Fit to vehicle varied widely. I loved the Pipa very much in vehicles with lower anchors (anything 2003 or newer), and with vehicle seats that are not extremely sloped. In most of the test vehicles I tried it installed really well, sometimes in as little as seconds. In others I needed to adjust the recline angle but was still relatively simple. If you are considering the Pipa it should be for its strength for use with rigid UAS. It is light weight (9.4lbs fully decked out with canopy and all infant padding), and really compact front-to-back.
If you do not have lower anchors in the seating position where you want to use it, if your vehicle seat is extremely sloped, or if you have a tight three-across seating situation I would strongly urge you to try this seat before you purchase it. Take the time to visit a boutique store and install it. The seat belt installation is challenging, and can not be used at all with seat belts “forward of the bight,” meaning seat belts that anchor forward of the natural crease between seat back and seat bottom.
Despite the seat belt challenges, the successes were many. In all vehicles the front seat was either all the way back, or sufficiently back that my 5’8″ self could very comfortably sit in the passenger seat. If you are significantly taller or like to lean your seat way back (not safe for you – don’t do that!) you might not find it quite as roomy as I did.
2016 Acura MDX behind the passenger and centre (this vehicle has centre UAS).
2016 Mitsubishi Lancer
2016 Mitsubishi RVR (white) and Outlander (black)
2016 BMW X5 was ultimately successful but required some effort and technique to achieve the correct recline (yellow noodle is there for that purpose). Initially the base ‘hovered’ as shown in the first picture. Don’t despair – it weights down once the carrier (and baby) are in place, and is simply an artifact of the rigid UAS.
A similar “hover” was experienced in a 2012 Ford F-150 extended cab but again, with the weight of the carrier in place it settled down and was an excellent fit, leaving lots of room in the passenger seat AND being narrow enough to tumble the 60 side of the 40/60 split. The amount of overhang shown here is permitted, just. Be wary if you have very shallow back seats.
Fit in a 2012 Odyssey was terrific, both in the 2nd row captain’s seats and the 3rd row outboard seats. The UAS installation is demonstrated in the video tour here. Pictured below is a baseless installation with Euro routing. This routes the shoulder belt around the back of the carrier, tucking into the bracket made just for this purpose, and enables a snug installation even baseless. While extra bases can be purchased, a baseless installation is a handy skill to learn.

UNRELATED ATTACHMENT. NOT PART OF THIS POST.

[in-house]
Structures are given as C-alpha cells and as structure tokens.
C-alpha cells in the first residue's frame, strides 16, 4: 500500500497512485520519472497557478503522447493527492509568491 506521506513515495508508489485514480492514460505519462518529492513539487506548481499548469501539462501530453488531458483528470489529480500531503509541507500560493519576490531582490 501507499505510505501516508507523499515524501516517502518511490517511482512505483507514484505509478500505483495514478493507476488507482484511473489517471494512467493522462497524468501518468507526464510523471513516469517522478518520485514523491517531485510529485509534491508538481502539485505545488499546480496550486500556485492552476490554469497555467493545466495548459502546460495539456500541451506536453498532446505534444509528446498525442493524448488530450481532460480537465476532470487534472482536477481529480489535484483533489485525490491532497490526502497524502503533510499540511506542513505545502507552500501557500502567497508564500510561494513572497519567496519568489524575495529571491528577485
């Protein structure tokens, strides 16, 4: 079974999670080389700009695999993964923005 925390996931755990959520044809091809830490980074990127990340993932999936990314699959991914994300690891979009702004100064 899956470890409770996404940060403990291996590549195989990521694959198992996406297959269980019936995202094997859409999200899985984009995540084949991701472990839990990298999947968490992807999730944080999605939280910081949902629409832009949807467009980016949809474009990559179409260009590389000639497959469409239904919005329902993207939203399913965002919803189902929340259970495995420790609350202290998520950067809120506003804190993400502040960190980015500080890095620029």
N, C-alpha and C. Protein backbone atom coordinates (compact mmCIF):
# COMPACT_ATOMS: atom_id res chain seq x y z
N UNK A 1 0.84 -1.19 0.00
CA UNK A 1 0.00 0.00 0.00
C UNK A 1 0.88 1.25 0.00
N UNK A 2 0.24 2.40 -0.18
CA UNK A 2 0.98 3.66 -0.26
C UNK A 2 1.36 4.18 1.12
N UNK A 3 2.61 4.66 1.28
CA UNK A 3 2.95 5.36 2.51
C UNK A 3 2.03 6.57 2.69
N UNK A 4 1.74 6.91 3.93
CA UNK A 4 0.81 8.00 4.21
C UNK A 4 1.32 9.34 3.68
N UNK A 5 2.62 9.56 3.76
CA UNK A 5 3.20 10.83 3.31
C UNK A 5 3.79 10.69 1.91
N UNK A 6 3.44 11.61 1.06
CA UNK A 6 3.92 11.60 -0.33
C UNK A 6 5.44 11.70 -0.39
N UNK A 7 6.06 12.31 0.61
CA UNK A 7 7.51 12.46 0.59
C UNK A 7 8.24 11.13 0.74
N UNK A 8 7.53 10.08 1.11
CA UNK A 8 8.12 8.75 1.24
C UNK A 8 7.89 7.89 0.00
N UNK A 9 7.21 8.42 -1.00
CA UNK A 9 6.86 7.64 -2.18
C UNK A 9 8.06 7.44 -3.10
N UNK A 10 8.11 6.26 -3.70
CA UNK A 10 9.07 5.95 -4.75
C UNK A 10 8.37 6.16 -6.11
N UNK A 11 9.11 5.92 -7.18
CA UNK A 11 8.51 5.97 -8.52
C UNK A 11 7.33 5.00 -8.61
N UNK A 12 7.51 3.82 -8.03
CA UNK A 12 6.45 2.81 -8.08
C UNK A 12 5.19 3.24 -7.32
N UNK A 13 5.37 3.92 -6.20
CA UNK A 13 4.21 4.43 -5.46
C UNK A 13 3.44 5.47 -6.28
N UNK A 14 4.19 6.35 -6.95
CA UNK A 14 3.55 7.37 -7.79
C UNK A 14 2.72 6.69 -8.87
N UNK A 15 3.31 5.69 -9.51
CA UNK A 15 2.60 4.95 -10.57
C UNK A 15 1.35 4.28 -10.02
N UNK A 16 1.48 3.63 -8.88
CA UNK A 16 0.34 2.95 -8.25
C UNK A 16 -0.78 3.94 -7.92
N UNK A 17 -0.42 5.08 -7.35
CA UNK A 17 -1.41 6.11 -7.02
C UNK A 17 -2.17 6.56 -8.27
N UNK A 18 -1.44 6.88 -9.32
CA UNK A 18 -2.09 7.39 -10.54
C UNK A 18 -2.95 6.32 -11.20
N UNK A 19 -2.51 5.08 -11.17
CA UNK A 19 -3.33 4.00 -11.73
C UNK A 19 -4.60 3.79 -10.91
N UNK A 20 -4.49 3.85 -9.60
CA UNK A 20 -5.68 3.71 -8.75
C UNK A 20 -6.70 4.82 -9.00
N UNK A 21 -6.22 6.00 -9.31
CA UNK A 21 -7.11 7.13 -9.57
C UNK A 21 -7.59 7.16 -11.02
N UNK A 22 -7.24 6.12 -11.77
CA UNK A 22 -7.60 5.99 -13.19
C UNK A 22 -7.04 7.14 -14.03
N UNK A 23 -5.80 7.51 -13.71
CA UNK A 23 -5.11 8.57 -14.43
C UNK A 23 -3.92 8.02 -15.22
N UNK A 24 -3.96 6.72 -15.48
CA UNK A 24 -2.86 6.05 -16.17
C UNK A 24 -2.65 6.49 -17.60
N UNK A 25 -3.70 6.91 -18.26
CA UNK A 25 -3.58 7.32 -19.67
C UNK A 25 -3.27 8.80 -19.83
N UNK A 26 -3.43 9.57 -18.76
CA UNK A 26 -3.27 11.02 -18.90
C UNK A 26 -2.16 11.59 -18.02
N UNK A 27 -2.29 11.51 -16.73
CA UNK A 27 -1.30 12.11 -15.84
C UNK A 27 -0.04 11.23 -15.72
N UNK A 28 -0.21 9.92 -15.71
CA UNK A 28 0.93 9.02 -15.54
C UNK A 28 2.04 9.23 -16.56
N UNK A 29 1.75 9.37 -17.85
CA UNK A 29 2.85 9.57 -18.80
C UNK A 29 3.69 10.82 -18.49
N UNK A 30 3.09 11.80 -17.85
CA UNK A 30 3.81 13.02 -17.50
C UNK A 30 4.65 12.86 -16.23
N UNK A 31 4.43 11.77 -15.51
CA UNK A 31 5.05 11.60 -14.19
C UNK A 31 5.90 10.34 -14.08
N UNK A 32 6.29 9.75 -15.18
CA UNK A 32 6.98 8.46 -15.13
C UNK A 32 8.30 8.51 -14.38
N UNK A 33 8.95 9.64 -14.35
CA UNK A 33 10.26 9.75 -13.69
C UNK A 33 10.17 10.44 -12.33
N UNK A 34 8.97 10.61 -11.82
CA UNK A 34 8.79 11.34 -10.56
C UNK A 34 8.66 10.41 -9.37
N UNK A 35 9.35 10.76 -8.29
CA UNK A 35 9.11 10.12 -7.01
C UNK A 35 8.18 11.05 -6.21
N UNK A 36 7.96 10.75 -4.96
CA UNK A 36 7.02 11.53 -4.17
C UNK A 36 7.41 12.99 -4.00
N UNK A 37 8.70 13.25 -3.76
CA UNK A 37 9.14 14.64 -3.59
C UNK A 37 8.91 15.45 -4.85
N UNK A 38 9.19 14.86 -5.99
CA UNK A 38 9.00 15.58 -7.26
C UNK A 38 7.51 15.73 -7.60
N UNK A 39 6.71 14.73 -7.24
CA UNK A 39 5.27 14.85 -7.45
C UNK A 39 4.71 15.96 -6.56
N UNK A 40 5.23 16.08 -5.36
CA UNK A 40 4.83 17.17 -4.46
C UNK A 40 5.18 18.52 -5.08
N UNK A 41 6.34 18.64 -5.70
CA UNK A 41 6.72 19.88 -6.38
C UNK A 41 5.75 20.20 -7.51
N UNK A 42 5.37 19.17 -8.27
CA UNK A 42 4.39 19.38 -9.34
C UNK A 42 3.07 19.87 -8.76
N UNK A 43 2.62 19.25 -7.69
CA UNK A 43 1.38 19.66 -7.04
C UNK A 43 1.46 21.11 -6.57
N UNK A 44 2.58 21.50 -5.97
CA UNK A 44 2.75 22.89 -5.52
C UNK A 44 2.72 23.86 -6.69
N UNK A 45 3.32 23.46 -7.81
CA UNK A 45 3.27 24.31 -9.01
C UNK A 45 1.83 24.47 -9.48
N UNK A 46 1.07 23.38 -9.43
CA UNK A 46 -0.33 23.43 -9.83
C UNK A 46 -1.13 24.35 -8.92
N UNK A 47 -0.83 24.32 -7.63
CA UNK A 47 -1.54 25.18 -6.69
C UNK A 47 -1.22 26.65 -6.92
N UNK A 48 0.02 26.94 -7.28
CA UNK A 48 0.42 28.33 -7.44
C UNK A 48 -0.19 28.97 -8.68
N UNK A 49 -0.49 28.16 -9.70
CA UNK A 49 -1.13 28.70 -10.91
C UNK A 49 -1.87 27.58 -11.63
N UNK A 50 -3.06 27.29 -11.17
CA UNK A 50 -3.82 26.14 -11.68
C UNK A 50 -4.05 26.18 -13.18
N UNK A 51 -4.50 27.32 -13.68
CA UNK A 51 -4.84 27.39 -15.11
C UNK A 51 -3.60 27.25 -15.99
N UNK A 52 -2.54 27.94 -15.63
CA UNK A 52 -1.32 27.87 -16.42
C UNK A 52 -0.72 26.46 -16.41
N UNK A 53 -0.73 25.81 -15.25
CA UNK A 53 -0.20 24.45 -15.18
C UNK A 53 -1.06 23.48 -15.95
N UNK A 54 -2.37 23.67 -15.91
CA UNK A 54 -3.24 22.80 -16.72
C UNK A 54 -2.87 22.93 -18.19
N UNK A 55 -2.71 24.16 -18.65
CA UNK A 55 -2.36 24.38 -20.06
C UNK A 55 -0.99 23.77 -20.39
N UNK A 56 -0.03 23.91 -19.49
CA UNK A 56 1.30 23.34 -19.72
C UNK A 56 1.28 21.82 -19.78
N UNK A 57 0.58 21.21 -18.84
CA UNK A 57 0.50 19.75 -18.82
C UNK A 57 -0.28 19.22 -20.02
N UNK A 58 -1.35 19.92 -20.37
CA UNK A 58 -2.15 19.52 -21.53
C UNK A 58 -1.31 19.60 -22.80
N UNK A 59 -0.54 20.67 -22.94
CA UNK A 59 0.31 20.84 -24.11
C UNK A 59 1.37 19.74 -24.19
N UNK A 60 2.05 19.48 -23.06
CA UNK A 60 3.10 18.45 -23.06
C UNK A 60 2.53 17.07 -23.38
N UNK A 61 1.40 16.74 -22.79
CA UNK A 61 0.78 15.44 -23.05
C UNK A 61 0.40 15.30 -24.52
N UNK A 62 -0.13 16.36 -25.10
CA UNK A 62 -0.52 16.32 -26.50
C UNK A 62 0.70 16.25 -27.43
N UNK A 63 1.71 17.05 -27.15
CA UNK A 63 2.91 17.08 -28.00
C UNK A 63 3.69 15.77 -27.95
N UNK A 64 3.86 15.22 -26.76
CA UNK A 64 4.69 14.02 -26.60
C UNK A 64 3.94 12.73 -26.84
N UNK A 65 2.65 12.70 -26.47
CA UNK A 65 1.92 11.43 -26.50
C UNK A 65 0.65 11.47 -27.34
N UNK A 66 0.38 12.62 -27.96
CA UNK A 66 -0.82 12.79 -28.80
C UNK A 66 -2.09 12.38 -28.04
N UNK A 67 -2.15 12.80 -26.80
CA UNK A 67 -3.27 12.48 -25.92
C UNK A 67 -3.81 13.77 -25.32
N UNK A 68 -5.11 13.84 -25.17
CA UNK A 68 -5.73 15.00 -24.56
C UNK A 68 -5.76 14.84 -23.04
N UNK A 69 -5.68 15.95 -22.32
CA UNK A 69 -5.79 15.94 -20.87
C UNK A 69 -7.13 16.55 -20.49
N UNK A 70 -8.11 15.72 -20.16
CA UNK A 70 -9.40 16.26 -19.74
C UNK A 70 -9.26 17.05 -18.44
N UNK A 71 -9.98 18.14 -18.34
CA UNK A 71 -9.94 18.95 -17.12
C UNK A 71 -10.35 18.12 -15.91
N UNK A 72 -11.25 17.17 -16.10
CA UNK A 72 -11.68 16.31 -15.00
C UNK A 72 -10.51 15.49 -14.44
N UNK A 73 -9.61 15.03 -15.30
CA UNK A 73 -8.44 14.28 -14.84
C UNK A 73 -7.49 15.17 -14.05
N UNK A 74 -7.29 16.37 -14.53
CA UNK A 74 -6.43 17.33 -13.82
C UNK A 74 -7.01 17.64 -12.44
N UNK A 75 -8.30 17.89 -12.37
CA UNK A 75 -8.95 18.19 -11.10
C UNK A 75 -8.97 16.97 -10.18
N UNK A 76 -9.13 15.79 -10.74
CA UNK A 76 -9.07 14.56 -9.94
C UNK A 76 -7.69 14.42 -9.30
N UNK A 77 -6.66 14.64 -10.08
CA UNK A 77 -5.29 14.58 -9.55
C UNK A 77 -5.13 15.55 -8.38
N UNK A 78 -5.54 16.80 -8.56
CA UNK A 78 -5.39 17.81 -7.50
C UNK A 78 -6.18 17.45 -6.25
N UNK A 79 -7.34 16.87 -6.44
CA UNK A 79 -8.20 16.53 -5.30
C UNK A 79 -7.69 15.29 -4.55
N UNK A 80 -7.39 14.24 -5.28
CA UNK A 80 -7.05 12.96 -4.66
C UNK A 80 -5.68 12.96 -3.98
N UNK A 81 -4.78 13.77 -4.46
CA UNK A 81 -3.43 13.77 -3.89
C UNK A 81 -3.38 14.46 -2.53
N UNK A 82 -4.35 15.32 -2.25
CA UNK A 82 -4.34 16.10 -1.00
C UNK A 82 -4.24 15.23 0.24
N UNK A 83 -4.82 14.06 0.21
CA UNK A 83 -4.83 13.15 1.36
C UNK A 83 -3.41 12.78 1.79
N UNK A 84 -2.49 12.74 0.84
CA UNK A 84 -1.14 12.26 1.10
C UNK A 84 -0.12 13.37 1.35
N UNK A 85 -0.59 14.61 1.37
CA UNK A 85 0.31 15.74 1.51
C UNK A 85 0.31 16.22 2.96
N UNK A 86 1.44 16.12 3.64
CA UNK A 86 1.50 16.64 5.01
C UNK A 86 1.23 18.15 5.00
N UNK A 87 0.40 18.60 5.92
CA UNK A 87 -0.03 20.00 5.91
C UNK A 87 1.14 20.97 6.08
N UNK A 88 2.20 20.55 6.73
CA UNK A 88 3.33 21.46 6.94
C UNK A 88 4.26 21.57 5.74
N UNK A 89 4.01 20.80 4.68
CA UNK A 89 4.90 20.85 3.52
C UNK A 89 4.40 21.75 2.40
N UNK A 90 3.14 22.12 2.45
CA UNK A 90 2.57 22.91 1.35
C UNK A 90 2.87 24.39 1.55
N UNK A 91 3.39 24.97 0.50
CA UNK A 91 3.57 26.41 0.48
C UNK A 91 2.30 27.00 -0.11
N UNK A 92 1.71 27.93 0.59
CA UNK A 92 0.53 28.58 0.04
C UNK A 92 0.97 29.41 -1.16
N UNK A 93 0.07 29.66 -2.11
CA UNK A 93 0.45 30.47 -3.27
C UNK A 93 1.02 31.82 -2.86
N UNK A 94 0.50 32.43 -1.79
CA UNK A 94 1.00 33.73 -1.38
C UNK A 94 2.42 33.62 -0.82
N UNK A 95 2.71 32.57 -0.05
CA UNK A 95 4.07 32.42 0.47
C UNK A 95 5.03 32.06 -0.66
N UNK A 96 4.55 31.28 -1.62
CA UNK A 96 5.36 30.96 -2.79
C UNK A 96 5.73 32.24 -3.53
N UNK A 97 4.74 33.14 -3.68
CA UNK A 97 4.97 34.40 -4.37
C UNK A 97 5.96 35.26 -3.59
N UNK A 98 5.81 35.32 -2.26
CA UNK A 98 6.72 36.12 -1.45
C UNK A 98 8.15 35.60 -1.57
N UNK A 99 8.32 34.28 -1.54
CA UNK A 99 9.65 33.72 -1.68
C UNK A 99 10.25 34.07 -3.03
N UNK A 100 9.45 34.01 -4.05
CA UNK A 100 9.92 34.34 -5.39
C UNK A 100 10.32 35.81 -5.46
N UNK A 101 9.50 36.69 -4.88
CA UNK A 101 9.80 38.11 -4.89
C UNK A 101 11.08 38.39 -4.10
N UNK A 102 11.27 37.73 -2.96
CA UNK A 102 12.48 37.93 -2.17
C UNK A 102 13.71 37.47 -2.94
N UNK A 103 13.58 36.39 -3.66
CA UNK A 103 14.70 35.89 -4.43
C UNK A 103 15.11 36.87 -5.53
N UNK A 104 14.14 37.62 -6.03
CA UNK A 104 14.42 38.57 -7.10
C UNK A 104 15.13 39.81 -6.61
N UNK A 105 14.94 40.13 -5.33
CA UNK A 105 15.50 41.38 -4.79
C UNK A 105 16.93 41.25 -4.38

If you have a lap belt only, or your lap/shoulder belt isn’t long enough to route as shown don’t fret – traditional routing is also approved. Already a compact seat, a baseless installation means the Pipa will fit in even the smallest of spaces, and makes this 2012 Civic look enormous!
Should you find yourself wanting to do a seat belt installation there is a large, easy to open and close lock-off for this purpose. It clamps the belt and holds it tightly. I had difficulty achieving a tight installation at the appropriate recline, while keeping the seat belt flat in the lock-off in the vehicles I tested. While doable, it’s not easy to accomplish, and is not where the Pipa shines. If you must use a seat belt in your vehicle it would be worthwhile to consider other options unless you can try in advance and know the Pipa will work for you.
We first laid eyes on the Pipa at a trade show last year…and we’re so glad to see it finally here! It’s a
very good option in many vehicles and features some lovely finishing touches that we like a lot.
lickety split UAS installation that truly couldn’t be easier — provided the seating location has lower anchors and the vehicle seat isn’t crazily sloped
beautiful finishing details on fabric and inserts
long lasting for height and weight
fabulous fit to child
challenging seat belt installation may result in it being incompatible in seating positions without UAS
If I knew for certain that this seat worked where I wanted it to in my vehicle (and a baby was in my future…alas, I am done!) this seat would absolutely top my list. It’s lovely in many circumstances but where it isn’t…it really isn’t. Consider it for your family if you can be sure ahead of time that it works in your vehicle, or better yet, try it for yourself. It will be well worth the time and effort to do so because if it is an option for you…it’s dreamy.
HUGE thanks to Nuna Canada for offering up another one for YOU! Enter to win a Nuna Pipa in Night (black) by using the Rafflecopter widget below. Please note that comments are moderated, meaning yours won’t show up immediately.
Collision Dynamics: Dissecting Impact, by Angela Stacey
(Physics disclaimer: Assuming ideal conditions, friction out of scope, assuming no loses to H/L/S, decel/accel out of scope).